Khatibzadeh reminded that Saudi Arabia tows a long record of violations against the region, from the war on Yemen and support for regional militancy and Takfiri terrorism to a 2017 Saudi-led regional blockade of Qatar.

Iran, by contrast, has been leading a responsible and at the same time lenient approach towards the regional issues and has exercised self-restraint in the face of misconduct by Saudi Arabia and others, he said.

‘War not the answer’

Even if Riyadh might have some concerns, “the answer is not war,” the official said.

The spokesman said that Tehran has always invited the kingdom to negotiation. He cited a proposal by President Hassan Rouhani, dubbed Hormuz Peace Initiative (HOPE), which is designed to enable reconciliation and further cooperation among all countries of the region, as a case in point.

‘Ball in Riyadh court’

“Some concerns may be delusional and lead to foreign intervention in the region,” he said, adding, “We are even prepared to discuss these delusional and notional concerns.”

Nevertheless, “the solution is in the Saudis’ hands and they can solve this issue whenever they choose to,” the official noted.

‘S Korea asked not to politicize tanker issue’

Separately, Khatibzadeh addressed the issue of a Korean tanker that was impounded by Iran’s Islamic Revolution Guards Corps (IRGC) Navy on January 4 for endangering the marine ecosystem.

The official reminded that the capture was a purely technical matter, and that Iran had urged Seoul – which has asked Qatar to mediate the vessel’s release – not to try to resolve the issue “through political channels.”

MT Hankuk Chemi’s crew have been provided with medical care and the highest level of consular service, he said, and noted that the vessel’s captain even talked with Korean First Vice Foreign Minister Choi Jong-kun, who had recently travelled to Tehran to address the issue of the ship among other things.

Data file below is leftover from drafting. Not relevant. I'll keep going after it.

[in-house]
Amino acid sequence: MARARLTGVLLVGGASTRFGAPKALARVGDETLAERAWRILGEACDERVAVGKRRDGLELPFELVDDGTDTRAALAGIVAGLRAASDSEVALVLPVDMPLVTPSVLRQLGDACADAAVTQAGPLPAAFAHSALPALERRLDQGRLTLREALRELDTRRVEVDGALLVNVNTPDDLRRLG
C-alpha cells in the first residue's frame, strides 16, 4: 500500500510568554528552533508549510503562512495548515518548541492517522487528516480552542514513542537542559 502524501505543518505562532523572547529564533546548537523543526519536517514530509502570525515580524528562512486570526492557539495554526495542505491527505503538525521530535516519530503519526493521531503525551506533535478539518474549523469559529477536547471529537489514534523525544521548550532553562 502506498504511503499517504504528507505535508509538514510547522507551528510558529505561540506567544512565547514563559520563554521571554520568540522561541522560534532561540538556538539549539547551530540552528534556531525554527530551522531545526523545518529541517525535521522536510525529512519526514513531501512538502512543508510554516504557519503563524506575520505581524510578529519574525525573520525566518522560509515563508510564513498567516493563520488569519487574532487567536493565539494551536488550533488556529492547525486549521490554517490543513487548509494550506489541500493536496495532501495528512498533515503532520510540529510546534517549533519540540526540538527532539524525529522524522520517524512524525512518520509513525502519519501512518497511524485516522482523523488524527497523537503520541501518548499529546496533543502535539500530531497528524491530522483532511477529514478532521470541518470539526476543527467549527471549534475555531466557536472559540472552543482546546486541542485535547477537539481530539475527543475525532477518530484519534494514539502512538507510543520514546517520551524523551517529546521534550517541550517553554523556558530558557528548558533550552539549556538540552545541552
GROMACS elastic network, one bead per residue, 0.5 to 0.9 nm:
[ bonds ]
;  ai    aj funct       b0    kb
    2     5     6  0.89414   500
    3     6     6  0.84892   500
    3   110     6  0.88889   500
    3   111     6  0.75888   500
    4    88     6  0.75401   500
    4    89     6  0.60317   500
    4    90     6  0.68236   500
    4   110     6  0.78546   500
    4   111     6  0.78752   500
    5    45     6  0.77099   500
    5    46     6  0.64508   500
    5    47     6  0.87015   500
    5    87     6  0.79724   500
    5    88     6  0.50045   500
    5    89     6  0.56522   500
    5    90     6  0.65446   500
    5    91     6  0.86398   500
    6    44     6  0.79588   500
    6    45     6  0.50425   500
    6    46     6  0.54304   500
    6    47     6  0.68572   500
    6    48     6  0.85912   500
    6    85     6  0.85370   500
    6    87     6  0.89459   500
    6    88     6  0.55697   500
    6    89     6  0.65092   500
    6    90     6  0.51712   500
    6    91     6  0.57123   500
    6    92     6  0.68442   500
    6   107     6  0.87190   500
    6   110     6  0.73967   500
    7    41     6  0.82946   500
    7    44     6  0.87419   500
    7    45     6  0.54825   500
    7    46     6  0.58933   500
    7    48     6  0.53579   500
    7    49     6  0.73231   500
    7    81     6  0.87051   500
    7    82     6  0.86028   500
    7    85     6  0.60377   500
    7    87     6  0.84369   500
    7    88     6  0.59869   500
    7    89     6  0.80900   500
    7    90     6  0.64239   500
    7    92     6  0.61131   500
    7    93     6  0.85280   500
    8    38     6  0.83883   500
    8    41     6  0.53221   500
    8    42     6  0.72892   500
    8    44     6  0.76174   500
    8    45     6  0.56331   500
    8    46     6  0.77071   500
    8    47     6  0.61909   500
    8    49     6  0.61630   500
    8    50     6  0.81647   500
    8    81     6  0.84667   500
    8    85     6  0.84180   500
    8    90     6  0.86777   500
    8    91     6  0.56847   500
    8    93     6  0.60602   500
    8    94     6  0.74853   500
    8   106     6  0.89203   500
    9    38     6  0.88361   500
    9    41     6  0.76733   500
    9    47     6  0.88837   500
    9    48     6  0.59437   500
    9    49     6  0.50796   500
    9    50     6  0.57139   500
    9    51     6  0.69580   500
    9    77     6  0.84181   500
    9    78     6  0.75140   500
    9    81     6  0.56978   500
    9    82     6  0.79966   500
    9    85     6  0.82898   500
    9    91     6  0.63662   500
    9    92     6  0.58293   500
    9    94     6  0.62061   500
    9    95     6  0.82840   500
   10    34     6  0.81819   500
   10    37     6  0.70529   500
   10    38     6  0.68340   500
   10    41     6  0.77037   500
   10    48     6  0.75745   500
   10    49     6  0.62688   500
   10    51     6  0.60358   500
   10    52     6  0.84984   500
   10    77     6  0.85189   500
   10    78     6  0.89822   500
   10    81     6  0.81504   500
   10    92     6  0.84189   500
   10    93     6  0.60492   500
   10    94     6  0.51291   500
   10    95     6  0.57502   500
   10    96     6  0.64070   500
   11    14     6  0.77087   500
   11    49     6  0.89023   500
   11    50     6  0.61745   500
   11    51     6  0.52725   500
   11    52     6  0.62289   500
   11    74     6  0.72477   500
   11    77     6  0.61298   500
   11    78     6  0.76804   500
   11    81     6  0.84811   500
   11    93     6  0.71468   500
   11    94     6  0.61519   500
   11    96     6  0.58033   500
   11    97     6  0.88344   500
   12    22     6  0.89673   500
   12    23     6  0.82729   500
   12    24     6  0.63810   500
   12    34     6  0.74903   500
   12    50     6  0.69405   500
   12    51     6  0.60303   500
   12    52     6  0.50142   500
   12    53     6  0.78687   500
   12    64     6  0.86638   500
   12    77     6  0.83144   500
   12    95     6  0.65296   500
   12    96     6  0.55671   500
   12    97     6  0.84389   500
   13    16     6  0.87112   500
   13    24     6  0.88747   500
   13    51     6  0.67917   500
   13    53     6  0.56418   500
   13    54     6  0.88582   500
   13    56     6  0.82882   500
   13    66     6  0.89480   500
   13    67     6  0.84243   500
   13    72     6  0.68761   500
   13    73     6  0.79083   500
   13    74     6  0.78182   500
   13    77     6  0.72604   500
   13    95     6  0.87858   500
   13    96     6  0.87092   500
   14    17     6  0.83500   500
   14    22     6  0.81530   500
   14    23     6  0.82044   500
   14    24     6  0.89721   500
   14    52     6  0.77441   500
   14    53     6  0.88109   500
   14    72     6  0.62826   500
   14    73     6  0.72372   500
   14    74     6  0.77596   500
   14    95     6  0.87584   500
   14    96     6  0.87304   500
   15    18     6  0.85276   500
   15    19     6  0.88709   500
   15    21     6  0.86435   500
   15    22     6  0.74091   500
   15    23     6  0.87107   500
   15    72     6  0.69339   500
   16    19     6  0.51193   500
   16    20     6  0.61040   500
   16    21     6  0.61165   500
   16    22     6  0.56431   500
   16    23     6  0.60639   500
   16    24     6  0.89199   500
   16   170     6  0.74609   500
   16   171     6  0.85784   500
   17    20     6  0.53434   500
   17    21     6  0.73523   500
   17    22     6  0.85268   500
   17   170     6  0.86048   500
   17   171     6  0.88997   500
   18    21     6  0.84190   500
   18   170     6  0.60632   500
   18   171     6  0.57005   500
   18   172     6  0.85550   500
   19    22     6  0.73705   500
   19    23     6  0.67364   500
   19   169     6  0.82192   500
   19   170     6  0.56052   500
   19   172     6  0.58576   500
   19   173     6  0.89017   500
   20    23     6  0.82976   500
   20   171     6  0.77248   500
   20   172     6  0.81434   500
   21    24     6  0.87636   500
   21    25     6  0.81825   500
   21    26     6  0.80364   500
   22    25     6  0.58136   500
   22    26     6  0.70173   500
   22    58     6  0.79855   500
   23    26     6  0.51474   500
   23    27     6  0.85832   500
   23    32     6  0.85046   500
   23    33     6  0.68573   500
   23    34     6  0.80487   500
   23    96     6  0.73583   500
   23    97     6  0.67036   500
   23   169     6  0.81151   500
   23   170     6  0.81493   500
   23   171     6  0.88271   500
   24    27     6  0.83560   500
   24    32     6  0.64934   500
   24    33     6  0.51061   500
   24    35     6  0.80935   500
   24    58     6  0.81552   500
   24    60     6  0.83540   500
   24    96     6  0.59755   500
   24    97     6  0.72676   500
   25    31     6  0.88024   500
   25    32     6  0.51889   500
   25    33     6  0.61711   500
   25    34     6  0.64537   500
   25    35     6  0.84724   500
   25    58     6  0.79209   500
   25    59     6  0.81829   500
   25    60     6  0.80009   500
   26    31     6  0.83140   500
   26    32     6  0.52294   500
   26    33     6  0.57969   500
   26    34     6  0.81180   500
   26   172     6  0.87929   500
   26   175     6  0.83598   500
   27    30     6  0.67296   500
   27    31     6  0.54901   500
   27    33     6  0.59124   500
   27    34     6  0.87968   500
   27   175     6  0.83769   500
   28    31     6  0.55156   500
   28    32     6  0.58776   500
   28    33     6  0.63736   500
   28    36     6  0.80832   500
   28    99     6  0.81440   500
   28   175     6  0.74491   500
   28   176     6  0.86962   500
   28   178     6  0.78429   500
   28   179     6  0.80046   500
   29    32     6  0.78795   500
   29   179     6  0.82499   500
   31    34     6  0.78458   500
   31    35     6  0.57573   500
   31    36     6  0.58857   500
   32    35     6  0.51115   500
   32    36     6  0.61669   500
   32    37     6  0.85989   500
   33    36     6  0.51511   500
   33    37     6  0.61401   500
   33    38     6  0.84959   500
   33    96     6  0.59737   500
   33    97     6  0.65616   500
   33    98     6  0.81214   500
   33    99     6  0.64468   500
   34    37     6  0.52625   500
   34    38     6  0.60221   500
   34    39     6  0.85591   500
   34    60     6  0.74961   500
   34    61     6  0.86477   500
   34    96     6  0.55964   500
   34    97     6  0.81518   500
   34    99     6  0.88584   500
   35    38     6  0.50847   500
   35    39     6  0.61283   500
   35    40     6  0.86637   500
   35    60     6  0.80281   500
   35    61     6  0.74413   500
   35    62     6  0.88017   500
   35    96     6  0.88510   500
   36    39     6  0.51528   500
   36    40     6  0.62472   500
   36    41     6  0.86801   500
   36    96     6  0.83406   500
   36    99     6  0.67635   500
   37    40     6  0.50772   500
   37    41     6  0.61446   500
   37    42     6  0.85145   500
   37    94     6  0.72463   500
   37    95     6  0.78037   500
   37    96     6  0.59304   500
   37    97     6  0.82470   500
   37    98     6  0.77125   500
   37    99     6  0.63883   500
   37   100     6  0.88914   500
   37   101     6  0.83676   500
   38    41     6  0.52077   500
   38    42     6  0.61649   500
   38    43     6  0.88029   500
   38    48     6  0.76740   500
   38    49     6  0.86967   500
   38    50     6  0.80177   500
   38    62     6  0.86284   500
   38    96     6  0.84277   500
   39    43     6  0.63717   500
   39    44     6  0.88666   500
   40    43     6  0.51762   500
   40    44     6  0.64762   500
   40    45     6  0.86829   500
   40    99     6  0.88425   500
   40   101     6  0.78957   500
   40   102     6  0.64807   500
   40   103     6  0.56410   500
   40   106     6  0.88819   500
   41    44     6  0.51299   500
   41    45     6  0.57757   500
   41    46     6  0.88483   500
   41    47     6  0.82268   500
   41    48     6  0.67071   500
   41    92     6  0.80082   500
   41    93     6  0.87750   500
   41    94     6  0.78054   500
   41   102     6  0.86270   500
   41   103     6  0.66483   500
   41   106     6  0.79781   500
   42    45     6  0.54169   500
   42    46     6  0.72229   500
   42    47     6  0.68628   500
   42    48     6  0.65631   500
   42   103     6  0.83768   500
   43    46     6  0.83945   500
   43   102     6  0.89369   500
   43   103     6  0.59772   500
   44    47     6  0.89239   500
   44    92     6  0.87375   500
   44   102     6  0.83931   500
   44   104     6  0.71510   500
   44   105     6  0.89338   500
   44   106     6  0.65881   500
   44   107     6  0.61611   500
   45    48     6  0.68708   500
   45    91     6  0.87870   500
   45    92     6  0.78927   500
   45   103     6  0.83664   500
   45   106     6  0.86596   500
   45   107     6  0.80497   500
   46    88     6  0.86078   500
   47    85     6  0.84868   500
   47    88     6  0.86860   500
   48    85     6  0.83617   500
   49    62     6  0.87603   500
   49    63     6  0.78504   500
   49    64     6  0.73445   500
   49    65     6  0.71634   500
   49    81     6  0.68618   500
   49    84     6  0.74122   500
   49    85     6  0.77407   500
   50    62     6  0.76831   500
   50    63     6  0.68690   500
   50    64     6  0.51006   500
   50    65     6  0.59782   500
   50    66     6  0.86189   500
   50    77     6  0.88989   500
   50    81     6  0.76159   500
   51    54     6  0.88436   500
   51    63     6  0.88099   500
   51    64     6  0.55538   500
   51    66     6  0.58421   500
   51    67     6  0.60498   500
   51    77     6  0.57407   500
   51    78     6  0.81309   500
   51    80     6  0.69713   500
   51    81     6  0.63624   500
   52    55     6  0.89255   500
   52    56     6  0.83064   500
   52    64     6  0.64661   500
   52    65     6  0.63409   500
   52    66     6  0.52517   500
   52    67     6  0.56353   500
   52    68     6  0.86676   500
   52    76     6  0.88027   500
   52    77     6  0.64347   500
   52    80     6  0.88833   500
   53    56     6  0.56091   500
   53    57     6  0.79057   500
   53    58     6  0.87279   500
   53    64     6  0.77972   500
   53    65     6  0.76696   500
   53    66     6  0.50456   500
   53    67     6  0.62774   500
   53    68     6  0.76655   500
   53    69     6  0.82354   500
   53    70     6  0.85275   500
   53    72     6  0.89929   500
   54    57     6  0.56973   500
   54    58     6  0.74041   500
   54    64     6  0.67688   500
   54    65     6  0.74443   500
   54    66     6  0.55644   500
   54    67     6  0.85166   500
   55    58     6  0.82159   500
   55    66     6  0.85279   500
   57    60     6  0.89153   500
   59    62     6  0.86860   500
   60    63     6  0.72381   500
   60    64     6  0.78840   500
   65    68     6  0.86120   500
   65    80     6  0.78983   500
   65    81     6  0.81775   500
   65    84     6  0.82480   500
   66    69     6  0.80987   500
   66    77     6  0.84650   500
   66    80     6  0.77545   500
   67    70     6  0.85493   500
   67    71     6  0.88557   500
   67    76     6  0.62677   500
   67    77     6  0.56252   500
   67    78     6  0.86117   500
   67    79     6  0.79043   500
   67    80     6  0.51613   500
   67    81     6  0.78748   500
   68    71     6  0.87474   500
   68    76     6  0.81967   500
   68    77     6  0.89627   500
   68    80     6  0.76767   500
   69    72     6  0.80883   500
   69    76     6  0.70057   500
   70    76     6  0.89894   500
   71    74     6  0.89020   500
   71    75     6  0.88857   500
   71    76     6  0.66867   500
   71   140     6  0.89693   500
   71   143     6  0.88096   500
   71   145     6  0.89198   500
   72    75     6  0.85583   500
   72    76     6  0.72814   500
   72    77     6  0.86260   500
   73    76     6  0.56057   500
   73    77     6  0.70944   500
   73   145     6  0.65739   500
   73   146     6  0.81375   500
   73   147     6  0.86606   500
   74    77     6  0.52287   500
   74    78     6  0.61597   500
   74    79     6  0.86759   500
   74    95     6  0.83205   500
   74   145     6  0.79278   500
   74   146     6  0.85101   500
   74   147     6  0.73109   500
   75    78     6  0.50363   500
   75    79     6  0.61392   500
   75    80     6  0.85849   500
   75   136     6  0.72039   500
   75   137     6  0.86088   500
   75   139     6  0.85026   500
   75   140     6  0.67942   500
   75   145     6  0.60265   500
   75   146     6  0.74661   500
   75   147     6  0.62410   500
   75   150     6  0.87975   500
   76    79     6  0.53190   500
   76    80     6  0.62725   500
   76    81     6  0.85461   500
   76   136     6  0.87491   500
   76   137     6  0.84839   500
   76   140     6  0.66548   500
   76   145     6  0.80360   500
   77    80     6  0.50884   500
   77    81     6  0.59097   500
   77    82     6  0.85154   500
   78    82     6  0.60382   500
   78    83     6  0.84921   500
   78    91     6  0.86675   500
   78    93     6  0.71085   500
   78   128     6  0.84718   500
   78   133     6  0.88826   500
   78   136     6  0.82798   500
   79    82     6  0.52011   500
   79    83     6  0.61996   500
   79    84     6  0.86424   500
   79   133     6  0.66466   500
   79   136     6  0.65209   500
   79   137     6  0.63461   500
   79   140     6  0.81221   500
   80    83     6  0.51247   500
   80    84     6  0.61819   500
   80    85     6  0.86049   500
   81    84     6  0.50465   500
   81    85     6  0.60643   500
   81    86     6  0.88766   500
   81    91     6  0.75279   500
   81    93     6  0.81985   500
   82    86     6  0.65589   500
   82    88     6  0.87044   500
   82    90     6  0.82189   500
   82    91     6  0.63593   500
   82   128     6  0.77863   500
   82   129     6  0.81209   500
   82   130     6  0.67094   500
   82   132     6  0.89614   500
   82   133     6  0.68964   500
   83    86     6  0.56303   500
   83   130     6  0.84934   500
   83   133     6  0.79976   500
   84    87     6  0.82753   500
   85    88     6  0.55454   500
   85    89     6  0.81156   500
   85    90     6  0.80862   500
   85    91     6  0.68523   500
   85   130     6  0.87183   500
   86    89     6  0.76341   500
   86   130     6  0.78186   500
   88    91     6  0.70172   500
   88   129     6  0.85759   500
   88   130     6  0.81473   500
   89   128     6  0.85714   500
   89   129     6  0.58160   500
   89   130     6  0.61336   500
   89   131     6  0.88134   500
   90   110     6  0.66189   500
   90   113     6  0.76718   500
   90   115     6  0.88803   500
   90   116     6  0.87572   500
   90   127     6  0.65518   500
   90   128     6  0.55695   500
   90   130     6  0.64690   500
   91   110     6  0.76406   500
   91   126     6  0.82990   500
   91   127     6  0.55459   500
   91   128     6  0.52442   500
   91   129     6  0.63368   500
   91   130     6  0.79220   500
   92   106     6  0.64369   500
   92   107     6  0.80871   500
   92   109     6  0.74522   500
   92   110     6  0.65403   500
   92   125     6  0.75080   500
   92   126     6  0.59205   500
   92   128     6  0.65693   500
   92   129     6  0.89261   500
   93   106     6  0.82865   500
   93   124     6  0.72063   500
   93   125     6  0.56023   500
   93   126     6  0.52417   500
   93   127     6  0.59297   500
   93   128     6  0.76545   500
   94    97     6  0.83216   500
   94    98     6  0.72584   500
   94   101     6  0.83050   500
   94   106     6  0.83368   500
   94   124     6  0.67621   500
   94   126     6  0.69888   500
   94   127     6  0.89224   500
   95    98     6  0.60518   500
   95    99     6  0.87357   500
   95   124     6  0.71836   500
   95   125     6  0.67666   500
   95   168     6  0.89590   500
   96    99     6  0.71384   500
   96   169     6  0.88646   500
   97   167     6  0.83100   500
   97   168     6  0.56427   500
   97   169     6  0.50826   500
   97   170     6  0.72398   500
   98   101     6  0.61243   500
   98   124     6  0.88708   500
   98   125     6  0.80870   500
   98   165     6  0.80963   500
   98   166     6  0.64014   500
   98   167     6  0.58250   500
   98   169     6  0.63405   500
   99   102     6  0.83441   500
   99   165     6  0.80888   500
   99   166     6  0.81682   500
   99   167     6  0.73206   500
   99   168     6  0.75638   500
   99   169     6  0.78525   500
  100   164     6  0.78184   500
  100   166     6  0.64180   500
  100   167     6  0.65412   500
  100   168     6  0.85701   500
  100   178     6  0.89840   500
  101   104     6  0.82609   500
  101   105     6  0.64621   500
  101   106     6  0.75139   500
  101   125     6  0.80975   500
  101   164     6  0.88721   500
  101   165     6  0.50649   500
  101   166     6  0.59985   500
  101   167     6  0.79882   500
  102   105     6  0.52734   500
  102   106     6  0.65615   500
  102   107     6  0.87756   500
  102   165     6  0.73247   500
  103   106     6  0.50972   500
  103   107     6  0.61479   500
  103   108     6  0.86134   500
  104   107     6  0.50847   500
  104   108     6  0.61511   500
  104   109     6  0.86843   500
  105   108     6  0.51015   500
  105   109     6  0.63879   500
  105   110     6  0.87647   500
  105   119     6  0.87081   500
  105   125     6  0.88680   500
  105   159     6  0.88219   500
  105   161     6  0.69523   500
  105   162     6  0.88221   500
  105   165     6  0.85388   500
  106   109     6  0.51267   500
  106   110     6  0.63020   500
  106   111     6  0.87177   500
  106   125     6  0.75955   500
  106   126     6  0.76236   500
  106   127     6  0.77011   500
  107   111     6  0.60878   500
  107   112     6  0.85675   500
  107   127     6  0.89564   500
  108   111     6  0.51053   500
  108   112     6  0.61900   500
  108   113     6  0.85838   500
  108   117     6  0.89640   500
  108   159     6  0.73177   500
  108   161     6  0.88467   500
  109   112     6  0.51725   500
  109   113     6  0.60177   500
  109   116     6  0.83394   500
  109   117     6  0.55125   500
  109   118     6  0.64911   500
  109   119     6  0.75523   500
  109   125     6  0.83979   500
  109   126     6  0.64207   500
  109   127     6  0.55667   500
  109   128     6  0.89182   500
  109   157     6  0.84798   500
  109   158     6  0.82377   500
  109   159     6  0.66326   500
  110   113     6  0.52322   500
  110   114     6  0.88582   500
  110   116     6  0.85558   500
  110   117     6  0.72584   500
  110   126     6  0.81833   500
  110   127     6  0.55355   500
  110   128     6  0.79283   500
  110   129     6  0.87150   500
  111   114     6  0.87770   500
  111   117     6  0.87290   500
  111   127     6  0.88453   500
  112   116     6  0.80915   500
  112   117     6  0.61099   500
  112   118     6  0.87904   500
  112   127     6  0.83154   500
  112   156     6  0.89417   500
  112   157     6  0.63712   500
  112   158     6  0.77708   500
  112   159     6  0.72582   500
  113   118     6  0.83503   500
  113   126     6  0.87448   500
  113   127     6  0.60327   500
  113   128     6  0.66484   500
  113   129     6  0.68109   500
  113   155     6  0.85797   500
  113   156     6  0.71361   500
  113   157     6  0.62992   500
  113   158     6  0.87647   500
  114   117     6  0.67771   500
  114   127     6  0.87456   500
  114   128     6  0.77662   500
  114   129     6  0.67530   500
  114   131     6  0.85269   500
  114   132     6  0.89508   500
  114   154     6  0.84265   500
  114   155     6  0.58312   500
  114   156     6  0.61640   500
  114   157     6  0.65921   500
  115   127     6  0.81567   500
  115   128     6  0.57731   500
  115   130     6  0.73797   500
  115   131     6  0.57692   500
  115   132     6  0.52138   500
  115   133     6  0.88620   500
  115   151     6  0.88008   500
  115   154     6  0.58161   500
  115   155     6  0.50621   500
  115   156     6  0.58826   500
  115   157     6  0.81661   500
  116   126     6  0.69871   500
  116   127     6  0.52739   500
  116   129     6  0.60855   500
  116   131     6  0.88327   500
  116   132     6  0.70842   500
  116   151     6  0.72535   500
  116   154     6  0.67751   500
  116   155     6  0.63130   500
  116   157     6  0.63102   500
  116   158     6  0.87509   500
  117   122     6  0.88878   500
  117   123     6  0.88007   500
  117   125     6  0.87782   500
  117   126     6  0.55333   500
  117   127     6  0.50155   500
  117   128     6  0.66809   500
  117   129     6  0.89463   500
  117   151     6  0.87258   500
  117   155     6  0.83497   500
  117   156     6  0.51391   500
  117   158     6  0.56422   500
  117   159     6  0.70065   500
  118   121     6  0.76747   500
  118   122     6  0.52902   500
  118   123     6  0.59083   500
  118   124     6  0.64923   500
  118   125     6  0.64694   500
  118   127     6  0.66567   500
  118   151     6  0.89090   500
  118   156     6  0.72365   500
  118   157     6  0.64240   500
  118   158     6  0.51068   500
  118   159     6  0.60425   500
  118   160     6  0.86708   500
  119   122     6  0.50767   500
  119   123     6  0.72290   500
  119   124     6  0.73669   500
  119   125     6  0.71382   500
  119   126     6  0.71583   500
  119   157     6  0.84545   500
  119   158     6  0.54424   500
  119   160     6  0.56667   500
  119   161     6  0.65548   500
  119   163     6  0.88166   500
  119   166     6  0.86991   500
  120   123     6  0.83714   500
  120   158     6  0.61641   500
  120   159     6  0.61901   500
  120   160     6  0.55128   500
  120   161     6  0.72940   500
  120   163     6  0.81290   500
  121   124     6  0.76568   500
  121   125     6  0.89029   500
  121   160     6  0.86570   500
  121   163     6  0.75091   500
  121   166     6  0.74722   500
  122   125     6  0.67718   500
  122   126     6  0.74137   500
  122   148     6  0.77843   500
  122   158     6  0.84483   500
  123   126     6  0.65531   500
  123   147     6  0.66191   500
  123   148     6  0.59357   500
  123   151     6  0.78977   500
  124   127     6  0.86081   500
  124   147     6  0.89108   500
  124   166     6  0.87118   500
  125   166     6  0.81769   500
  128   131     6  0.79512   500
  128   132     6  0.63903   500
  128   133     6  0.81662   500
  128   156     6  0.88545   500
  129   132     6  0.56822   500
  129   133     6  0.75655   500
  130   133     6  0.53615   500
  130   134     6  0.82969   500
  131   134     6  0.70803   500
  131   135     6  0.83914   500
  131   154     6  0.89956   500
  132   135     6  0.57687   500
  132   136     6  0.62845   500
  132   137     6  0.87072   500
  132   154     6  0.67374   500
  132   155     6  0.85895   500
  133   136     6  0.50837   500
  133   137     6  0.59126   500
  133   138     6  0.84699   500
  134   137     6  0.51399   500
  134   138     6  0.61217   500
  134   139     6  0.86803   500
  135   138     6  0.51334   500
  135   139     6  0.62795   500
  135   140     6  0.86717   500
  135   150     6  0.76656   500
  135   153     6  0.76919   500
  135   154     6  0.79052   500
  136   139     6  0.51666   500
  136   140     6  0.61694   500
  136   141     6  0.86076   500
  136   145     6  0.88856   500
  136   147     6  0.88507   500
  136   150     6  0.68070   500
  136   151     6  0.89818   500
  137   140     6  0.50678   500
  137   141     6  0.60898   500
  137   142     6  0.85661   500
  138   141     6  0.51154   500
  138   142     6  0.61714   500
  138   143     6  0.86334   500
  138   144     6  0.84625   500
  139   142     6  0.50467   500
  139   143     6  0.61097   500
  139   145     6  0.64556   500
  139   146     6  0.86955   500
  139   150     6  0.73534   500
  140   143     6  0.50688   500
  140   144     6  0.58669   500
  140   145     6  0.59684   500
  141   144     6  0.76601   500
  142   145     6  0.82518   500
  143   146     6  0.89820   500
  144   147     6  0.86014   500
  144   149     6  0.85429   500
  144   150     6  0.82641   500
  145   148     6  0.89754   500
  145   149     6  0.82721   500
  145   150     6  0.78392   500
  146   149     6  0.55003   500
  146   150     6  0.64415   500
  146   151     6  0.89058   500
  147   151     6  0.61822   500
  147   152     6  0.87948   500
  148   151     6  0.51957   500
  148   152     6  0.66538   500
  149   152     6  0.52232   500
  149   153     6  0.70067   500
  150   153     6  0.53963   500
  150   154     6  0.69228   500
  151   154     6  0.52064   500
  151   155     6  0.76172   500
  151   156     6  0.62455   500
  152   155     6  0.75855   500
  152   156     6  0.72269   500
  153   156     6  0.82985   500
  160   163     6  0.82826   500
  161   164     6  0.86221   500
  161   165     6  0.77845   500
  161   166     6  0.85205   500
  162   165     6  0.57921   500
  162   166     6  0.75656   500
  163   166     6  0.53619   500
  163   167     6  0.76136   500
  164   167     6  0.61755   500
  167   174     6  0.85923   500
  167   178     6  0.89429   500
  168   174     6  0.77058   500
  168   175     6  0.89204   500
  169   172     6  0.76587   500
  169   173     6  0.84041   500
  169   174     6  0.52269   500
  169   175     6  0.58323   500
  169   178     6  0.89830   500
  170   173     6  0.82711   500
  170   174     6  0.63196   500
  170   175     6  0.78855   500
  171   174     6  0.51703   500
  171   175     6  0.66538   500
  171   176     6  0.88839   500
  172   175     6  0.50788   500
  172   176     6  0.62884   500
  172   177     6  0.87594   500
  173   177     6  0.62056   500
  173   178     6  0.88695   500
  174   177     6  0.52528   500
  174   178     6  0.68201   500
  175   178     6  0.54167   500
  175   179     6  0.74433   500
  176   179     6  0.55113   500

Iran’s UN membership fee

The spokesman also pointed to a letter by UN Secretary-General António Guterres in which he has listed the countries that have outstanding membership debts to the world body, including Iran.

Khatibzadeh said Iran had duly picked the financial channel through which to pay the membership dues, but the US sanctions have prevented the country from using the channels.

The Islamic Republic has also been trying to pay up the debt from billions of dollars that South Korea has refused to pay Iran under the pretext of abiding by the US bans.

“We have asked them [the UN] to tell us how we were supposed to transfer this money so Americans cannot block it,” the official noted, reminding that Iran’s case differs from those of the countries that are in default of their membership fees.

Iran still ready to exchange prisoners with US

Asked about a possible prisoner exchange with the United States, the official said Iran was prepared to go ahead with such a move under the newly-inaugurated administration of US President Joe Biden.

He strictly rejected any accusation that the Islamic Republic had arrested any American citizen on its soil as means of “taking hostages.”

The spokesman said the charges facing those who have been arrested in Iran are completely clear. “Some of these charges are serious, including abetting terrorist actions or military espionage and other measures against Iran’s national interests.”

This is while the Americans, he added, place Iranians under arrest or have them arrested elsewhere in the world only under the “hollow pretext” that they have bypassed Washington’s sanctions against Tehran.